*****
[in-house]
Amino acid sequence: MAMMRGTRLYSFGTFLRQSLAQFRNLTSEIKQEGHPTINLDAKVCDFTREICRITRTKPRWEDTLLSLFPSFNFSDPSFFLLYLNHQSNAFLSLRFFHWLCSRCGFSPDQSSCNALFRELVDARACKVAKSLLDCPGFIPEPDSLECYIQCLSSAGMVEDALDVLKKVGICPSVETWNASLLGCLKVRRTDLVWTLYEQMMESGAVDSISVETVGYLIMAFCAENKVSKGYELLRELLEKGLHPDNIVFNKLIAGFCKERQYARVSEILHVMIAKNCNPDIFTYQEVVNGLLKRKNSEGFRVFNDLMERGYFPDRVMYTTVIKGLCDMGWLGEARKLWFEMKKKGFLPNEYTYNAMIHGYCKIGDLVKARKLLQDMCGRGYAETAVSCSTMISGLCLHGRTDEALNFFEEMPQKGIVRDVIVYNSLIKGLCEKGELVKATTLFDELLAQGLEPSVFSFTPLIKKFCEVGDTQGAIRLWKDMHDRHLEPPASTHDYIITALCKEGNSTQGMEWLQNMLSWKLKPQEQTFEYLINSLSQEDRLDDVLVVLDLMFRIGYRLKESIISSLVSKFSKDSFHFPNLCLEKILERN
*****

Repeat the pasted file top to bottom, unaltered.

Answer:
[in-house]
Amino acid sequence: MAMMRGTRLYSFGTFLRQSLAQFRNLTSEIKQEGHPTINLDAKVCDFTREICRITRTKPRWEDTLLSLFPSFNFSDPSFFLLYLNHQSNAFLSLRFFHWLCSRCGFSPDQSSCNALFRELVDARACKVAKSLLDCPGFIPEPDSLECYIQCLSSAGMVEDALDVLKKVGICPSVETWNASLLGCLKVRRTDLVWTLYEQMMESGAVDSISVETVGYLIMAFCAENKVSKGYELLRELLEKGLHPDNIVFNKLIAGFCKERQYARVSEILHVMIAKNCNPDIFTYQEVVNGLLKRKNSEGFRVFNDLMERGYFPDRVMYTTVIKGLCDMGWLGEARKLWFEMKKKGFLPNEYTYNAMIHGYCKIGDLVKARKLLQDMCGRGYAETAVSCSTMISGLCLHGRTDEALNFFEEMPQKGIVRDVIVYNSLIKGLCEKGELVKATTLFDELLAQGLEPSVFSFTPLIKKFCEVGDTQGAIRLWKDMHDRHLEPPASTHDYIITALCKEGNSTQGMEWLQNMLSWKLKPQEQTFEYLINSLSQEDRLDDVLVVLDLMFRIGYRLKESIISSLVSKFSKDSFHFPNLCLEKILERN